And we found quite a few Dried Peach Galls. They look like tiny peaches with a nipple at one end. These guys are sometimes confused with Bullet galls, but the bullets have a more pronounced “beak” or nipple than the peaches. What’s cool about the peach galls, according to Russo [page 139], is that “…upon completion of larval growth, the larval chamber appears to separate from the slightly larger cavity wall, allowing the chamber to float freely. This feature is rare among cynipid wasp galls…”
I cut one of the peaches open to look at the larval chamber, and by looking at the interior, I could imagine how that inner chamber could separate from the rest of the interior as the larva aged and the gall dried out. There was an obvious dark line surrounding the larval chamber.
Then there was a frizzly-looking gall all by itself that I wasn’t sure about. It was on a Blue oak, so I didn’t think it was a Woollybear (which are usually on Valley oaks), and it was too flat and singular to be a Crystalline gall, so… We only found the one; there weren’t any other anywhere around it. I’m not sure what it was. I’m thinking maybe it was a Sunburst gall (Andricus stellaris), but again, I’m not certain. The coloration is right for a Sunburst gall but the hairs on the one we saw seem to radiate out all over the gall rather than laterally (as is normal for a Sunburst). I’ll throw it up on iNaturalist and see of anyone agrees with that.
Roxanne was able to spot a few 1st generation Live Oak galls on one of the live oak trees, and in some of her photos she was also able to capture the image of a bright red parasite wasp lurking around the side of the gall. Very cool! As for me, I found a pink leafhopper and a Ribbed Cocoon moth cocoon that still had its “fence” around it.
CLICK HERE for the full album of photos.
We didn’t see a lot of birds, but we did get to see some Acorn Woodpeckers who posed for us, some Yellow-Billed Magpies, and a young Red-Shouldered Hawk that was hunting in a field. I think he was after ground squirrels, but didn’t quite have the skills yet. When he flew up into a tree, Roxanne tried to approach to get some closer photos of him, but he flew out the backside and disappeared into the trees across the field.
We walked for about 3 hours, but, it was getting just too hot for me. Heat sucks the strength and energy right out of me, and I was really dragging on our way out of the park. Roxanne went up ahead of me, got the car, and drove it over to me so I wouldn’t have to walk the entire distance back to the car. (She takes such good care of me, bless her heart.)
On the way home, we stopped and got some iced tea to help us cool off and rehydrate. When I got home, I was exhausted, and took a long nap with the dog.
- “Hairy Disc” Gall, unknown, Family: Cynipidae
- Acorn Woodpecker, Melanerpes formicivorus
- Amaranth, Redroot Pigweed, Amaranthus retroflexus
- Black Phoebe, Sayornis nigricans
- Blue Oak, Quercus douglasii
- Brewer’s Blackbird, Euphagus cyanocephalus
- California Scrub Jay, Aphelocoma californica
- Canyon Live Oak, Quercus chrysolepis
- Chicory, Cichorium intybus
- Clustered Gall Wasp, Andricus brunneus
- Common Green Lacewing, Chrysoperla carnea [eggs]
- Common Morning-Glory, Ipomoea purpurea
- Common Sunburst Lichen, Golden Shield Lichen, Xanthoria parietina [yellow-orange,on wood/trees]
- Crown Whitefly, Aleuroplatus coronata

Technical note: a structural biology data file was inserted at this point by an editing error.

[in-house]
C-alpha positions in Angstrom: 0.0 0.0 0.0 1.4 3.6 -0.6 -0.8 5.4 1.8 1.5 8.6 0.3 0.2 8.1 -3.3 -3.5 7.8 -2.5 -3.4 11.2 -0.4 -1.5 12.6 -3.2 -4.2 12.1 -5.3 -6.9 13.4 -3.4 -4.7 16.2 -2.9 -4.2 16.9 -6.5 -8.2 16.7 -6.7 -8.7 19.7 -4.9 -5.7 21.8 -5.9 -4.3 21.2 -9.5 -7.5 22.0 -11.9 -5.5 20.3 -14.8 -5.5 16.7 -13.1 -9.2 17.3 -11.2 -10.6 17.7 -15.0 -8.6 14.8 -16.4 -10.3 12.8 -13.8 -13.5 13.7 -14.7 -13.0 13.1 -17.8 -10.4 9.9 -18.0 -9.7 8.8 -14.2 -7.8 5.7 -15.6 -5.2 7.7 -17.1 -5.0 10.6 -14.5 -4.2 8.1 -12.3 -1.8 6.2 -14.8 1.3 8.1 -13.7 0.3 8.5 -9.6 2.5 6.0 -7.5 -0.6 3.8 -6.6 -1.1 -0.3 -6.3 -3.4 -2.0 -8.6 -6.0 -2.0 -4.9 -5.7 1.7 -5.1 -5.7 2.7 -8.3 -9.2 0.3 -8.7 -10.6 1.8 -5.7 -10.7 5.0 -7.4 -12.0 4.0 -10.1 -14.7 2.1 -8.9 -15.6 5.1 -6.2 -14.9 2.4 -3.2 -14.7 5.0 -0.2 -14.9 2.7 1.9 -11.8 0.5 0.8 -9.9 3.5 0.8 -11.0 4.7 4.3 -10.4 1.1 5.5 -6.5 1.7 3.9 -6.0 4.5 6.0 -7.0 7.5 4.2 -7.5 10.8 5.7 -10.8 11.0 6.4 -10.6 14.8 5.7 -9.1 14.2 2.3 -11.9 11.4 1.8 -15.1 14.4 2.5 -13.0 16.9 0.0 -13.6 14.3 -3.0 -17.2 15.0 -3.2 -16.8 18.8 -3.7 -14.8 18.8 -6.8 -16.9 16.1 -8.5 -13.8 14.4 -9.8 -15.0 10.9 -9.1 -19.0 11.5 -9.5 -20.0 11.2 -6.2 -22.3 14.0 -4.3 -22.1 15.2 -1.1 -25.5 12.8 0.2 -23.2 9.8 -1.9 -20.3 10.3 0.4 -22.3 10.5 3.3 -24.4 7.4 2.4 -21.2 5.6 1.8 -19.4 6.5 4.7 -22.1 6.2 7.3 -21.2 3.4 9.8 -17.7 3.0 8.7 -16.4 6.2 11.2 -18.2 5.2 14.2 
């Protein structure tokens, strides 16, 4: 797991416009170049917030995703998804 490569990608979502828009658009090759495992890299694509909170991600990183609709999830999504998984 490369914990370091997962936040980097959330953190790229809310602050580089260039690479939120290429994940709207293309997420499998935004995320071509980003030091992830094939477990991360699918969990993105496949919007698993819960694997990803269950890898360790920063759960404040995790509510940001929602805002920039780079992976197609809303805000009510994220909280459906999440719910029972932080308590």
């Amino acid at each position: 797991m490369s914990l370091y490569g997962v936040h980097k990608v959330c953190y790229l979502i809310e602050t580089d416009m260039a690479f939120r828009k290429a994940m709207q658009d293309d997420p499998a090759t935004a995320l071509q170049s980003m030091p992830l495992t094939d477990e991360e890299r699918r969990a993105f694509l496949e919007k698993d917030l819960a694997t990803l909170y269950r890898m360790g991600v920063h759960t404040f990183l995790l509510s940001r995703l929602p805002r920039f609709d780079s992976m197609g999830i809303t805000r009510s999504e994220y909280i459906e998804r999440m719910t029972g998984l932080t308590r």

- Crystalline Gall Wasp, Andricus crystallinus
- Dried Peach Gall Wasp, Disholcaspis simulata
- Elegant Zinnia, Zinnia elegans
- European Starling, Sturnus vulgaris
- Flat-Topped Honeydew Gall Wasp, Disholcaspis eldoradensis [old ones only]
- Flax-leaved Horseweed, Erigeron bonariensis
- Frosted Rim Lichen, Lecanora caesiorrubella [light gray with light gray apothecia on wood]
- Fuzzy Gall Wasp, Disholcaspis washingtonensi [round faintly fuzzy galls on stems]
- Gall-Like Scale, Allokermes sp.
- Gold Dust Lichen, Chrysothrix candelaris
- Goodding’s Black Willow, Salix gooddingii
- Gray Mid-Rib Gall Wasp, Besbicus multipunctatus
- Green Shield Lichen, Flavoparmelia caperata
- Hoary Lichen, Hoary Rosette, Physcia aipolia
- Hooded Rosette Lichen, Physcia adscendens [hairs/eyelashes on the tips of the lobes]
- Interior Live Oak, Quercus wislizeni
- Jumping Oak Gall Wasp, Neuroterus saltatorius
- Leaf Gall Wasp/ Unidentified per Russo, Tribe: Cynipidi [on Valley Oak]
- Leafhopper, Family: Cicadellidae; maybe Zyginama aucta [pink/orange]
- Little Black Ant, Monomorium minimum
- Live Oak Erineum Mite gall, Aceria mackiei [kind of looks like rust on the backside of the leaf]
- Live Oak Gall Wasp, 1st Generation, Callirhytis quercuspomiformis
- Magnolia, Cucumber Magnolia, Cucumber Tree, Magnolia acuminata
- Magnolia, Sargent’s Magnolia, Magnolia sargentiana var. robusta
- Mexican Honeysuckle, Justicia spicigera
- Narrowleaf Cattail, Cattail, Typha angustifolia
- Narrowleaf Willow, Salix exigua
- Northern Mockingbird, Mimus polyglottos
- Nuttall’s Woodpecker, Picoides nuttallii [heard]
- Oak Apple Gall Wasp, Andricus quercuscalifornicus
- Oakmoss Lichen, Evernia prunastri [with soredia]
- Plate Gall Wasp, Andricus pattersonae
- Poison Oak, Pacific Poison Oak, Western Poison Oak, Toxicodendron diversilobum
- Red Cone Gall Wasp, Andricus kingi
- Red-Shouldered Hawk, Buteo lineatus
- Red-Tailed Hawk, Buteo jamaicensis
- Ribbed Cocoon-Maker Moth, Oak Ribbed Skeletonizer, Bucculatrix albertiella
- Rough Cocklebur, Xanthium strumarium
- Saucer Gall Wasp, Andricus gigas
- Smartweed, Persicaria lapathifolia [white]
- Spiny Turban Gall Wasp, Antron douglasii
- Strap Lichen, Western Strap Lichen, Ramalina leptocarpha [without soredia]
- Striped Volcano Gall Wasp, asexual summer generation, Andricus atrimentus [looks like a tiny volcano]
- Striped Volcano Gall Wasp, bisexual spring generation, Andricus atrimentus [looks like a tan ball on the edge of the leaf]
- Sunflowers, Helianthus sp. [over 6 feet tall with blossoms as big as my head]
- Two-Horned Gall Wasp, bisexual gall, 2nd generation, Dryocosmus dubiosus [looks like a hard, shiny, brown “beak” on the edge of the leaf]
- Urchin Gall Wasp, Antron quercusechinus
- Valley Oak, Quercus lobata
- Western Bluebird, Sialia Mexicana
- Willow Bead Gall Mite, Aculus tetanothrix
- Yellow Wig Gall Wasp, Andricus fullawayi
- Yellow-Billed Magpie, Pica nuttalli